Going Material with Gravit Designer

Cristian Dragos
Aug 16, 2017 · 6 min read

Starting a new project is not always an easy task, but with the right tools in the right hands the work becomes a joy and the result will be very satisfying. Since we have the right hands, now all we need to do now is find the right tools. And if you’re a Windows user like me, there’s no better tool for UI design than Gravit Designer, whether you need to design a mobile app or maybe even a website.

Now let’s take a mobile app for example, more specifically an Android one. And if you’re new to Android app design, first you need to do some reading, even take some courses and often times you’ll end up landing on Google’s own Material Design website defined as “a unified system that combines theory, resources, and tools for crafting digital experiences”. Here’s a short explanation video you’ll definitely enjoy:

Tired of all the theory? Of course you are, we had plenty of that in school. Since practice doesn’t make us perfect, but better for sure, you’ll want to jump right into productivity mode. Going down the rabbit hole on material.io we find the “Guidelines & Resources” section with every specification we need, from Color Palettes to Layout Templates and even Shadows.

And what better way to start a new project than opening up the components sticker and take all the elements we need? We have stickers for Sketch, Adobe XD, After Effects, Photoshop and even Illustrator. But wait, where’s the Gravit components sticker? That’s right, there isn’t one, maybe in the future Google will release one, so in the meantime I went ahead and made one myself.

Gravit Material UI Kit

Taking inspiration from the official Google Material Design Sticker Sheet plus a few extra touches, the Gravit Material UI Kit was born. The kit is available as open source on GitHub and can be downloaded from here.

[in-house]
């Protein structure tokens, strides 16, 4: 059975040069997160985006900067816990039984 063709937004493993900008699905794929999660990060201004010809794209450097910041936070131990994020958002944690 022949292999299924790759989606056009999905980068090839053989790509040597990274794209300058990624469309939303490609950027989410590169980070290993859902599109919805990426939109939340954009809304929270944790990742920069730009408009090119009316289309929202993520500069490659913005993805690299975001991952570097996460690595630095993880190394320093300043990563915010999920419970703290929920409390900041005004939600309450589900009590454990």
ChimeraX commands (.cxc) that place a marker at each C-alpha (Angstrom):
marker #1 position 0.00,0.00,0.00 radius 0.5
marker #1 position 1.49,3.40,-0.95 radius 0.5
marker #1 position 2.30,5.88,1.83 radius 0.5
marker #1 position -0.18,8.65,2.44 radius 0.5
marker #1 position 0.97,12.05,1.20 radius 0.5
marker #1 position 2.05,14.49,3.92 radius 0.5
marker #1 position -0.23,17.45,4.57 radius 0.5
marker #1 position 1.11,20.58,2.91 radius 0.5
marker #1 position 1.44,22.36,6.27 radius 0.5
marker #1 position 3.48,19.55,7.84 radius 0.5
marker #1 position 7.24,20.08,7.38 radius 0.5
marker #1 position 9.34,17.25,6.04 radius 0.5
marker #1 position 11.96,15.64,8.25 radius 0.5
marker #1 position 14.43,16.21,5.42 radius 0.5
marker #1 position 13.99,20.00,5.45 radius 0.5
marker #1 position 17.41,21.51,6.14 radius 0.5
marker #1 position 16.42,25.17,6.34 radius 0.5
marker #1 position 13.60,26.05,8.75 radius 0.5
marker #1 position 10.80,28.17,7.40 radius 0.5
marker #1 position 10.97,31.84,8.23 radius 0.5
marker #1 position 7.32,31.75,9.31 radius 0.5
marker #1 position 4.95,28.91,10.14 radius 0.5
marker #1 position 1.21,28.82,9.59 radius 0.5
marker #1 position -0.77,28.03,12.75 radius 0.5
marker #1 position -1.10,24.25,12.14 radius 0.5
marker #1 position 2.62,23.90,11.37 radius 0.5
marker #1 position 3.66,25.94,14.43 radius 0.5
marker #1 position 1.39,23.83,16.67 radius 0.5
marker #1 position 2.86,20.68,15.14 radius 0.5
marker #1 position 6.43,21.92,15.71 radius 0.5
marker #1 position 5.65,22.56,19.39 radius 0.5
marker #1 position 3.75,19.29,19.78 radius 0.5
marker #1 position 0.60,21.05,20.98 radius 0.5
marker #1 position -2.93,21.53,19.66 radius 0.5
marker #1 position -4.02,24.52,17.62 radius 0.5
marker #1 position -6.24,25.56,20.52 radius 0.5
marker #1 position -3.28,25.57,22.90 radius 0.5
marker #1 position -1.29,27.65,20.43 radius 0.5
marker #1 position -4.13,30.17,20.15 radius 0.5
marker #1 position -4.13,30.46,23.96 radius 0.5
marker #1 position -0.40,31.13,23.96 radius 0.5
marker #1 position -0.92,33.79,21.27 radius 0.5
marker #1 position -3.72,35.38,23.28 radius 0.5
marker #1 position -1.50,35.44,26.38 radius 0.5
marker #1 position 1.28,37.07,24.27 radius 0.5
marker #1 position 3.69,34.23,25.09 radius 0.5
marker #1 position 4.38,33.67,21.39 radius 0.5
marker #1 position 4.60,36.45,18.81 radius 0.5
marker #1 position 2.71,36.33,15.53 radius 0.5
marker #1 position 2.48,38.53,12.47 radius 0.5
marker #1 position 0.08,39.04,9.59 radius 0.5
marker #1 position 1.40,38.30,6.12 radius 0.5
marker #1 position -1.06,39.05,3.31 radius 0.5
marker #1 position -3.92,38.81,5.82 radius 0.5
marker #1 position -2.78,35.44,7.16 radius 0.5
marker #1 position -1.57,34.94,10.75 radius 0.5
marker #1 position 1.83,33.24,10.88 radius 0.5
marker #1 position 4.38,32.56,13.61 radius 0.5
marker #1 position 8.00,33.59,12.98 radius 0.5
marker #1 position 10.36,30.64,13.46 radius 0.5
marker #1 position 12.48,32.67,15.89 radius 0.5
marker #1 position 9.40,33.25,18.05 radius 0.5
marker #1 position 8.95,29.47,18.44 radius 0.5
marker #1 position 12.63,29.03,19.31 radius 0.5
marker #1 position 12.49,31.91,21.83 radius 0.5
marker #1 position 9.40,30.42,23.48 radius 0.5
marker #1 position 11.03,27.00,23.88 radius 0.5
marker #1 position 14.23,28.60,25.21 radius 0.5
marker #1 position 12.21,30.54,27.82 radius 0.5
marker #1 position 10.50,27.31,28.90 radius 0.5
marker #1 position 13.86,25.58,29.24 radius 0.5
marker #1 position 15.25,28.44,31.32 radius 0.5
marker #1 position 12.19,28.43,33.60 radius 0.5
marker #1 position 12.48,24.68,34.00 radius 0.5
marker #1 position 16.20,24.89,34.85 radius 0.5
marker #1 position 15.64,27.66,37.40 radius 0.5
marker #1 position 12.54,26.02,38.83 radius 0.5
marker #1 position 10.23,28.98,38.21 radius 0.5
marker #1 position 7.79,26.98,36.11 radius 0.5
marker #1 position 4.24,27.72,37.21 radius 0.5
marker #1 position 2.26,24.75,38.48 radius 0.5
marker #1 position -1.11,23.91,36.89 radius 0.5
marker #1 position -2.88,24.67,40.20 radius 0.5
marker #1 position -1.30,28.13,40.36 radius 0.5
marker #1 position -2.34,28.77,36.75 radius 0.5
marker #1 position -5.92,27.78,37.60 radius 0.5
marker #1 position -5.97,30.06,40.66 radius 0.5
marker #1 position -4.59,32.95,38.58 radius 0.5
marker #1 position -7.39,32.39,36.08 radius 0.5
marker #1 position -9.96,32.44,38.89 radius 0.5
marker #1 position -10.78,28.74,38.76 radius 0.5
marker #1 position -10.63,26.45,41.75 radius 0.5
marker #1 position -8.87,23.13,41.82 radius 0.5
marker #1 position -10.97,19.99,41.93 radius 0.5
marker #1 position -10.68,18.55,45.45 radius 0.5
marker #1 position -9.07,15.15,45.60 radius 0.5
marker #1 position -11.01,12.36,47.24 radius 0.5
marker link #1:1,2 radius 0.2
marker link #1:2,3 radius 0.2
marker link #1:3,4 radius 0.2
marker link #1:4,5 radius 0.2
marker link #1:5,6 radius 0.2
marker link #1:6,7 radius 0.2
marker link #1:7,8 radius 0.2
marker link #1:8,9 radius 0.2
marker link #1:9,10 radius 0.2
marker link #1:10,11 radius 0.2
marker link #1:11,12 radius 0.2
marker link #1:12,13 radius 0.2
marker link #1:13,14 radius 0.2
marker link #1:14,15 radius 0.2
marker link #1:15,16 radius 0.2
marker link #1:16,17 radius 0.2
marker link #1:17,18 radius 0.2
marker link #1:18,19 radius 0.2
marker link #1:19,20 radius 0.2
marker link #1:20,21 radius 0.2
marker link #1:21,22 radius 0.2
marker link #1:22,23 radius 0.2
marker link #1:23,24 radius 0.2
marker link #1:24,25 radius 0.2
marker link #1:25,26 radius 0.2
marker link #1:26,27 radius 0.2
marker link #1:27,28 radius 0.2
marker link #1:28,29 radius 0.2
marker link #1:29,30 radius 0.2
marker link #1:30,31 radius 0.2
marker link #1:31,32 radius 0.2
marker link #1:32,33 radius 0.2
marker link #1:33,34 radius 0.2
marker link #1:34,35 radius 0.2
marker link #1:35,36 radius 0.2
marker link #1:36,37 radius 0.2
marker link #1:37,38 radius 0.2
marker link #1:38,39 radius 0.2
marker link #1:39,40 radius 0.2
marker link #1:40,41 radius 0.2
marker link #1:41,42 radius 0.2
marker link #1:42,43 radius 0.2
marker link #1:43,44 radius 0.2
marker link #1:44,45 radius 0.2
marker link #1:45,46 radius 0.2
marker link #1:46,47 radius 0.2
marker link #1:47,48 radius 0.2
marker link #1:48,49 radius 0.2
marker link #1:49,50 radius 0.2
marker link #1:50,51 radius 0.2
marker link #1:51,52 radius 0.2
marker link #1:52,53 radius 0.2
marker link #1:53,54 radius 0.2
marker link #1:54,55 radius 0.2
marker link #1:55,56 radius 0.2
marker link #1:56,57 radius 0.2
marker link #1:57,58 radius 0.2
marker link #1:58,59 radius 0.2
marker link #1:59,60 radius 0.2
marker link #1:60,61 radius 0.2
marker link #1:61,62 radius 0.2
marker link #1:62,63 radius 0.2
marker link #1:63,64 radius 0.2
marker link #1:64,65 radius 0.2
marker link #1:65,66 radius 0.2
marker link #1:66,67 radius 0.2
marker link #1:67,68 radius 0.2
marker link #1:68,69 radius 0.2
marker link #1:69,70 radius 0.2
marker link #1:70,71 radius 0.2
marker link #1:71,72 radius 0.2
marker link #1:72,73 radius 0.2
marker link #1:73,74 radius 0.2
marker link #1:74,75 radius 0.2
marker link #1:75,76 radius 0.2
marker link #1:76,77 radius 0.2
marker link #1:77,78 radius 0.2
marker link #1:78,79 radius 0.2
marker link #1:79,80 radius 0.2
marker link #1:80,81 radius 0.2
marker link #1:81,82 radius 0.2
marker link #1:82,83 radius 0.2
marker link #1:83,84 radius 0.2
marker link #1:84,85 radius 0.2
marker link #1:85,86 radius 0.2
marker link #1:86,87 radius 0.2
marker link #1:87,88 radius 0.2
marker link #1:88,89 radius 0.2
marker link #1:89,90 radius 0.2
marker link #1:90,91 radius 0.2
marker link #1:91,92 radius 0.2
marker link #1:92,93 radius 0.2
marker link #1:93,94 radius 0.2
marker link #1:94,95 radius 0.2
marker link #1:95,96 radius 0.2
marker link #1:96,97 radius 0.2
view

The great thing about this sheet is that it’s more than a UI kit, because besides the usual components we’ve also got screen guides and typography. So let’s dive a little bit deeper and take a closer look of some of the elements included in this kit.


Because we need to display written information all the time in our apps, we’re going to start with the typography specifications. Roboto is the default Android system typeface, but it is by no means the only typeface that works with the Material Design. Since typography reinforces character, the best typeface is the one that says something about the brand or the app we are developing. Even if it’s not my favorite typeface, Roboto works great in many situations since it’s a very versatile font with six weights from Thin to Black.

So it’s a great font to start with, that we can easily change later on using a neat feature in Gravit called Shared Style, but we’ll came back to this in a minute. There are all the basic font styles and sizes in this kit plus the recommended opacities for different situations.

Screen Guides

Next we find the Screen Guides, that are very important for aligning the UI elements on the screen. Here we have both vertical spacing rules and horizontal keylines and margins. To use these, just create a new document for Android (the template called Nexus 5 works just fine) and copy/paste the required screen guides group from the UI kit. All the Guides groups use the “Multiply” blending mode, so we can see through our current design that we’re working on.